While the FedRAMP authorization program was developed to create security requirements for cloud suppliers working with the government, it only applies to the federal government. As a result, state and local governments lacked their own norms. 

How Does StateRAMP Work?

StateRAMP was formed in the same way that FedRAMP was designed to provide a standardized method to security assessment, authorization, and continuous monitoring for cloud products and services that store, process, and transport federal information.

The Security Assessment Framework procedure in StateRAMP is based on the Risk Management Framework of the National Institute of Standards and Technology (commonly known as NIST). The following are the primary requirements for CSPs requesting authorization:

  • Compliance with the NIST Special Publication 800-53 Rev. 5 security standards.
  • A partnership with a Third-Party Assessment Organization acts as a facilitator and educator throughout the process.
  • In partnership with a 3PAO, create an in-depth security report that demonstrates the organization has all required controls in place and meets all permission criteria.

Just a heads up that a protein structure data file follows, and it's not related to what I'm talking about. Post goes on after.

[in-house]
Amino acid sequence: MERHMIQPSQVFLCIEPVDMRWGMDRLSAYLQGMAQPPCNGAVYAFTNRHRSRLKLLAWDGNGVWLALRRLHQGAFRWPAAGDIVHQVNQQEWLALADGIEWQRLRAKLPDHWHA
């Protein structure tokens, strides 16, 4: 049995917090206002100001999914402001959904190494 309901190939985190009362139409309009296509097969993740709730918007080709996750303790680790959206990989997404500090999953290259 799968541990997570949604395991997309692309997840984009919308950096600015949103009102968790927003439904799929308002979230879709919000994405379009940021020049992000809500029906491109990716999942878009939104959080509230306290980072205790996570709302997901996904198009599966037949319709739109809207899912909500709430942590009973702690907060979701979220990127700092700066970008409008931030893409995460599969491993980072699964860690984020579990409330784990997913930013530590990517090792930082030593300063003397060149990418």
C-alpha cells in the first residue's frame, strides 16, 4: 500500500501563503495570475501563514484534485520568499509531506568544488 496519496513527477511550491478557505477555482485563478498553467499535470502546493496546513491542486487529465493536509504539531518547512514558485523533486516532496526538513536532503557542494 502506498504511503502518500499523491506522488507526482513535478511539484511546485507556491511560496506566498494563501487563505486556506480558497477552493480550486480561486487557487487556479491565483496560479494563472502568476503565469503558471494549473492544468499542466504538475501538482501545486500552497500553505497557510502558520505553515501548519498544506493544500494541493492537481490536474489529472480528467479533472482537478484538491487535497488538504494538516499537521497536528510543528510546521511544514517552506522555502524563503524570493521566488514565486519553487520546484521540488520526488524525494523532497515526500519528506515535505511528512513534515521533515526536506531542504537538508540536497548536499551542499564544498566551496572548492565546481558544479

• Participating in ongoing monitoring to demonstrate that the company is still in compliance with StateRAMP.
  • CSPs must collaborate with their 3PAO to determine their impact level category based on the sort of government data they manage and the implications of a breach to have a cloud offering or product become StateRAMP authorized.

Each of the four categories is associated with a specific set of security controls that correspond to FedRAMP effect levels:

  • Category 1 – This is the minimum standard that any CSP must meet. It corresponds to systems that involve publicly available data. Category 1 corresponds to FedRAMP’s “low” impact level.